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Date: Thu, 14 Mar 2019 17:53:35 +0100
From: Markus Wichmann <>
Subject: Re: segfault on sscanf

On Thu, Mar 14, 2019 at 05:28:14PM +0100, Markus Wichmann wrote:
>   #include <stdio.h>
>         int main(void) {
>                 const char *too_parse = "0";
>                 double f1;
>                 char dummy;
>                 sscanf(too_parse, "%f%c", &f1, &dummy);
>                 printf("f1=%f, dummy=\"%c\"\n", f1, dummy);
>                 return 0;
>         }
> So, I'm off to read __floatscan(). As I recall, it was complicated, so
> expect me back in about 10 years or so...
> Ciao,
> Markus

Actually, strike that, I think I have it. From __floatscan():

        [among other things c = shgetc(f)]
	if (c=='0') {
		c = shgetc(f);
		if ((c|32) == 'x')
			return hexfloat(f, bits, emin, sign, pok);
		c = '0';

The input is just "0". So inside this if-clause, shgetc() will return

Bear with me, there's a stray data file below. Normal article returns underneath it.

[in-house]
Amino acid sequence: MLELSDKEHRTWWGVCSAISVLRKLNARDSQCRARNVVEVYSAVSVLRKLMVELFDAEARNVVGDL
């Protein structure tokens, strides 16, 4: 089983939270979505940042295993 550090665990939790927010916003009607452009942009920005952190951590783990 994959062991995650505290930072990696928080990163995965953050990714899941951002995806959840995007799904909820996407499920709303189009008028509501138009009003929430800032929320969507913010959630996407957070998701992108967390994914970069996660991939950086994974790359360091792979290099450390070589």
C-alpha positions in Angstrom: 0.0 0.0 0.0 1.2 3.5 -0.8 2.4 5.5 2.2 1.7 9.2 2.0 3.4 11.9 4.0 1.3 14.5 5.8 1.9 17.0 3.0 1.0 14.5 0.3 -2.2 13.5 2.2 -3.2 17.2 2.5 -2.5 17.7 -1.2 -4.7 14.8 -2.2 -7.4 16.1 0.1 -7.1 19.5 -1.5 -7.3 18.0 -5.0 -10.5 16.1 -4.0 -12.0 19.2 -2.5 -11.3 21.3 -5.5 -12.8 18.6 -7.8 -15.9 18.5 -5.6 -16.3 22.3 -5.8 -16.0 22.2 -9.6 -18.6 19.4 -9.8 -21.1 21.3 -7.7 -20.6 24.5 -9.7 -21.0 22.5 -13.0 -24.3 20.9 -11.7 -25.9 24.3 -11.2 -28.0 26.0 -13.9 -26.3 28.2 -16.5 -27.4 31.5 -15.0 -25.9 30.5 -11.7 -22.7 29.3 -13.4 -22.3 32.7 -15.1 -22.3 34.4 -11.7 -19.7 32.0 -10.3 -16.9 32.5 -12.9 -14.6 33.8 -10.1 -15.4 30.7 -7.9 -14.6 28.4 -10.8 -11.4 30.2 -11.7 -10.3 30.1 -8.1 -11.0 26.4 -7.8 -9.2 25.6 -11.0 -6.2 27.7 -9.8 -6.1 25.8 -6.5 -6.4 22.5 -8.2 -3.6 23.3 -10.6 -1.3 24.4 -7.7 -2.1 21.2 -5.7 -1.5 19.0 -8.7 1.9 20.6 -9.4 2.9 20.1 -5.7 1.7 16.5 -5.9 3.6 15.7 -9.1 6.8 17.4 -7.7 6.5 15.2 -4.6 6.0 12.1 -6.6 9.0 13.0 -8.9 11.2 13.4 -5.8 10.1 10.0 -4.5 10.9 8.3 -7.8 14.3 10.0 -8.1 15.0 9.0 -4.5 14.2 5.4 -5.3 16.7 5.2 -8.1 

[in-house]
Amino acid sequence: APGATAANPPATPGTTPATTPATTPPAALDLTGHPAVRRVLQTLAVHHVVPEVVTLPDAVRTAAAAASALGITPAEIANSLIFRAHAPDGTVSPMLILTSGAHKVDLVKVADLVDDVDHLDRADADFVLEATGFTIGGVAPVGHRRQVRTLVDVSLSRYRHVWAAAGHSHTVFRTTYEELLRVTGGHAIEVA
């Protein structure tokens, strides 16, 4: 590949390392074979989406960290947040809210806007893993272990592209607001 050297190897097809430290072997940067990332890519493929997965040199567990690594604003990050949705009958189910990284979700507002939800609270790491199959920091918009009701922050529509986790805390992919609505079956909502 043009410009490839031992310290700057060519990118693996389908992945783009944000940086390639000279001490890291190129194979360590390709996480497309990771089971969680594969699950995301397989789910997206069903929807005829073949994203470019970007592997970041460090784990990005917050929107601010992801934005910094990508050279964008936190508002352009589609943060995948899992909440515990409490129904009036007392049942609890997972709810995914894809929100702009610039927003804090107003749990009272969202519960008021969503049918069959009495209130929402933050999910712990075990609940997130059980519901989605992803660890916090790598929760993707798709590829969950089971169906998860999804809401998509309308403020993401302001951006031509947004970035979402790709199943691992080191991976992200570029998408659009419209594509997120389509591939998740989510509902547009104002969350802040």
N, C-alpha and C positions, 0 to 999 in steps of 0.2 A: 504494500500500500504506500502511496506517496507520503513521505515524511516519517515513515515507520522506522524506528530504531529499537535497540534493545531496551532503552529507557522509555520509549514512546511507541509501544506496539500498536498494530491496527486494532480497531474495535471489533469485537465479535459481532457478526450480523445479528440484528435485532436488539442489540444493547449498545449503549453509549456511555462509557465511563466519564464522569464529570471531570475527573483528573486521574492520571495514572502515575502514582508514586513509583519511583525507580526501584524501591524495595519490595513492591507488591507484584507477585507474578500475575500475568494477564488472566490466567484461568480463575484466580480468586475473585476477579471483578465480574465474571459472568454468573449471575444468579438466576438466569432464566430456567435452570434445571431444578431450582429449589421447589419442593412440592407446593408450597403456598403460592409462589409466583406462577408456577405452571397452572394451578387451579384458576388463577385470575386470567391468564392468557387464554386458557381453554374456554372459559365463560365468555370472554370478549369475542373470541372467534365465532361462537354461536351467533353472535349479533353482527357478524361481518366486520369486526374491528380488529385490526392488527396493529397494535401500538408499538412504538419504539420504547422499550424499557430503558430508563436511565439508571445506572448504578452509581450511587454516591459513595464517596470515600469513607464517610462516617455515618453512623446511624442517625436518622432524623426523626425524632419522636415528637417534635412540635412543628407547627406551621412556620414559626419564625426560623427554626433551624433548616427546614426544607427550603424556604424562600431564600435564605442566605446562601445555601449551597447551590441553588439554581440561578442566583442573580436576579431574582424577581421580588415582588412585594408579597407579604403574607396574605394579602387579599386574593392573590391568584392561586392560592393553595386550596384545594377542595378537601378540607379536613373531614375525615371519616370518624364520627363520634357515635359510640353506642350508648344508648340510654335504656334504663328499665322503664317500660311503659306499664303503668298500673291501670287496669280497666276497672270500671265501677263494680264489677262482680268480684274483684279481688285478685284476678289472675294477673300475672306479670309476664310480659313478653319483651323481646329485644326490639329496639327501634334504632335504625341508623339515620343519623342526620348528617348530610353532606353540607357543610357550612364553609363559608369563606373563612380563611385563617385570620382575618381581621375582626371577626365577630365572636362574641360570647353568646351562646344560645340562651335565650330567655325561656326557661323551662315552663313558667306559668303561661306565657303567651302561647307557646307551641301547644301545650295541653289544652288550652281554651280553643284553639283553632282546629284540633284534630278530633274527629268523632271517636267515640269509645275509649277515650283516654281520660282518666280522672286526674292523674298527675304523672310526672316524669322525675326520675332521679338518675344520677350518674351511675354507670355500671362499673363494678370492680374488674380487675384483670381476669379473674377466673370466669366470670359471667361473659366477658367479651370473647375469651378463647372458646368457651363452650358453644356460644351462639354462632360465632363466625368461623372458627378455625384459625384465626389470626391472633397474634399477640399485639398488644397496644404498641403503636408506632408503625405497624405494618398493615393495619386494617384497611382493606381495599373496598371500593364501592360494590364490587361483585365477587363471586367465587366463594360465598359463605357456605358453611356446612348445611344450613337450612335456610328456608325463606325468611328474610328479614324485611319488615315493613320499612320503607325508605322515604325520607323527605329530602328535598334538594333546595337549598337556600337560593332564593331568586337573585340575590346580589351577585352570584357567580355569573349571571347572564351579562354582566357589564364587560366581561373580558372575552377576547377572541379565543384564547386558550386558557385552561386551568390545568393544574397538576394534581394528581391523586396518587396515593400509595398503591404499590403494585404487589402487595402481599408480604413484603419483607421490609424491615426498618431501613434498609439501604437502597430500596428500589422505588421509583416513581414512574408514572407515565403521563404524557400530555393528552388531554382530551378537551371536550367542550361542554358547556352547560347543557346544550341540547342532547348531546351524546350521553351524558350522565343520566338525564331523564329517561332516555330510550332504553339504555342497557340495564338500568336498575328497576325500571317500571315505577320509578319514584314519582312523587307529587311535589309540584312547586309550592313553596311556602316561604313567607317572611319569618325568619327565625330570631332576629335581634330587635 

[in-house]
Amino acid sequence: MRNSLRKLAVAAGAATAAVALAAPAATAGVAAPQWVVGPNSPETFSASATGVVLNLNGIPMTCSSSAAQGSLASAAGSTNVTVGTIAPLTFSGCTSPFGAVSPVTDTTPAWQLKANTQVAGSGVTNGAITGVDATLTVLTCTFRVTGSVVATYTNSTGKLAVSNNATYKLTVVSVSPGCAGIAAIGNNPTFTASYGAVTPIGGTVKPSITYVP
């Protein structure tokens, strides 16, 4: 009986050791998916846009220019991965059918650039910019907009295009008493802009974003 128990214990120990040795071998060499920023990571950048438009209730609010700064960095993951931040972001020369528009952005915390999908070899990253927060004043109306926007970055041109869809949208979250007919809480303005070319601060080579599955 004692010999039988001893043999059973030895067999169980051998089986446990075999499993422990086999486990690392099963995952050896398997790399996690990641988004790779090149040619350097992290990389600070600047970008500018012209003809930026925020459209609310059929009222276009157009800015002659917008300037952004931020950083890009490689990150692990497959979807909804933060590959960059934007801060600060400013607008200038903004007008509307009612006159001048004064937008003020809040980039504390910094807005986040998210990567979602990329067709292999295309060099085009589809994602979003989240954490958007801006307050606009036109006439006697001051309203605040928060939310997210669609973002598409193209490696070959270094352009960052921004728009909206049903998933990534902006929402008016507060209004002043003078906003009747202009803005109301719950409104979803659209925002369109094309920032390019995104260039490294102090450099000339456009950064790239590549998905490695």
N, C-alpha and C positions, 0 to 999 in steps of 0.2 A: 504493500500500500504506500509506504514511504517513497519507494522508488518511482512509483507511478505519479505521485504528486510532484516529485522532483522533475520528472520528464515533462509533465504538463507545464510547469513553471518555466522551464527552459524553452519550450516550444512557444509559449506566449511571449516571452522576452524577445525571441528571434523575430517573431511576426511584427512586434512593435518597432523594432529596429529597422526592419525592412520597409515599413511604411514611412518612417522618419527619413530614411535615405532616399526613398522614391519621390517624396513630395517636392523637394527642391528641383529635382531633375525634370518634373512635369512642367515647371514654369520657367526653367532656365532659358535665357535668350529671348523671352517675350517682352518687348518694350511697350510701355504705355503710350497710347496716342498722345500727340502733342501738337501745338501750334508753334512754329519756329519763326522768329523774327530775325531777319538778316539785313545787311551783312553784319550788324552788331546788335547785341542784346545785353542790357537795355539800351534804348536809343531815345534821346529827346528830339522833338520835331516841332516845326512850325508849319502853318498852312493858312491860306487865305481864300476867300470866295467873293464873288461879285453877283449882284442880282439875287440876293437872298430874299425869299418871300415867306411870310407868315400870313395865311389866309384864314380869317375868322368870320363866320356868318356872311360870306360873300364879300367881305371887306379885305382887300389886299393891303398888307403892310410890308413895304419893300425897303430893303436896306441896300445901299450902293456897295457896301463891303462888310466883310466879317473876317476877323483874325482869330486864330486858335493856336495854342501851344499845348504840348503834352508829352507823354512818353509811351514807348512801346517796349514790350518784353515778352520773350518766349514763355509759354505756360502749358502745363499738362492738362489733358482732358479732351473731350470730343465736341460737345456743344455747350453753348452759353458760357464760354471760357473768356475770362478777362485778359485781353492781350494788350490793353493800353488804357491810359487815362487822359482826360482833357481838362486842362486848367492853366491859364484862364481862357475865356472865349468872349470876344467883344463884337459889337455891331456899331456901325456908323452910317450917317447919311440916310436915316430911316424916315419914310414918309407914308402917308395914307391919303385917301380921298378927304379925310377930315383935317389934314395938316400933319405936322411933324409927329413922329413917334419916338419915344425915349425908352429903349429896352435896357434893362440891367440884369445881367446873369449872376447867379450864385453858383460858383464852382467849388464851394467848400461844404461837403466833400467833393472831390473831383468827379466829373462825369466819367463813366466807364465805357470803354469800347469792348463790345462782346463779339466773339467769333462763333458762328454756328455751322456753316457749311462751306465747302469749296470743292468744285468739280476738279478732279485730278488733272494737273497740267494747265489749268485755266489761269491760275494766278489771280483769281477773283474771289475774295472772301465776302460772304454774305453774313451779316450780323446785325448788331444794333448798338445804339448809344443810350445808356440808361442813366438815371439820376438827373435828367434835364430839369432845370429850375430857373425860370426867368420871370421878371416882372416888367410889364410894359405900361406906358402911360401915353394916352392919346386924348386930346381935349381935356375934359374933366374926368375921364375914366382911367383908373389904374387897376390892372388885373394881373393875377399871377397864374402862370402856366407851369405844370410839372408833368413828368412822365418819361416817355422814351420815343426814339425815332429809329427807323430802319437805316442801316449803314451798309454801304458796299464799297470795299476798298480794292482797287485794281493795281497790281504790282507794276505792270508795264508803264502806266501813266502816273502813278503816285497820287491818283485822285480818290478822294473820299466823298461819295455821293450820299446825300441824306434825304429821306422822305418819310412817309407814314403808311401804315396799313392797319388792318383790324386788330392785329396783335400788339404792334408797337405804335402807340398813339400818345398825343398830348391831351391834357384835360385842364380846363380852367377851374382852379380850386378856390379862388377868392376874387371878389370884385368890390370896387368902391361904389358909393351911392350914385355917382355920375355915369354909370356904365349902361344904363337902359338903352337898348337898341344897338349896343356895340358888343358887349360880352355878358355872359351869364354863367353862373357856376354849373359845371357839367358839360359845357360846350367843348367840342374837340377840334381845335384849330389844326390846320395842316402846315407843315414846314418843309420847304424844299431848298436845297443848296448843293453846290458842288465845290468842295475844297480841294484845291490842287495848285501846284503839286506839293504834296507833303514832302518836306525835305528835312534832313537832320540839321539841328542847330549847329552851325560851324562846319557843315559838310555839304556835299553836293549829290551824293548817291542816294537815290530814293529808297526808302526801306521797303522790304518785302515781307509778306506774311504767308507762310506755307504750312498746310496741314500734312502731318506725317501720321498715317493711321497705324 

EOF and set the FILE's shend to 0. The shunget() therefore does nothing.
Then we continue on to decfloat(). decfloat() will call shget() at least
once. Unfortunately, this is shget()s definition:

#define shgetc(f) (((f)->rpos != (f)->shend) ? *(f)->rpos++ : __shgetc(f))

Since f->shend == 0, but f->rpos == "0"+1, this will start dereferencing
uncharted territory. But it will probably not crash immediately. That's
what the %c parser is for. For %c it will keep parsing forever,
eventually reaching unmapped memory and segfaulting.

Bonus: Since now f->rpos > f->rend, __shlim() does nothing to prevent
this issue.

Maybe the EOF status should be sticky. Like this? (Line break because

#define shgetc(f) (!(f)->shend ? EOF : \
    (f)->rpos != (f)->shend ?  *(f)->rpos++ : __shgetc(f))

That way shgetc() keeps returning EOF until the next call to shlim(), at
which point shgetc() will revert to __shgetc(), which might load more
data, or might go back to EOFing everywhere...


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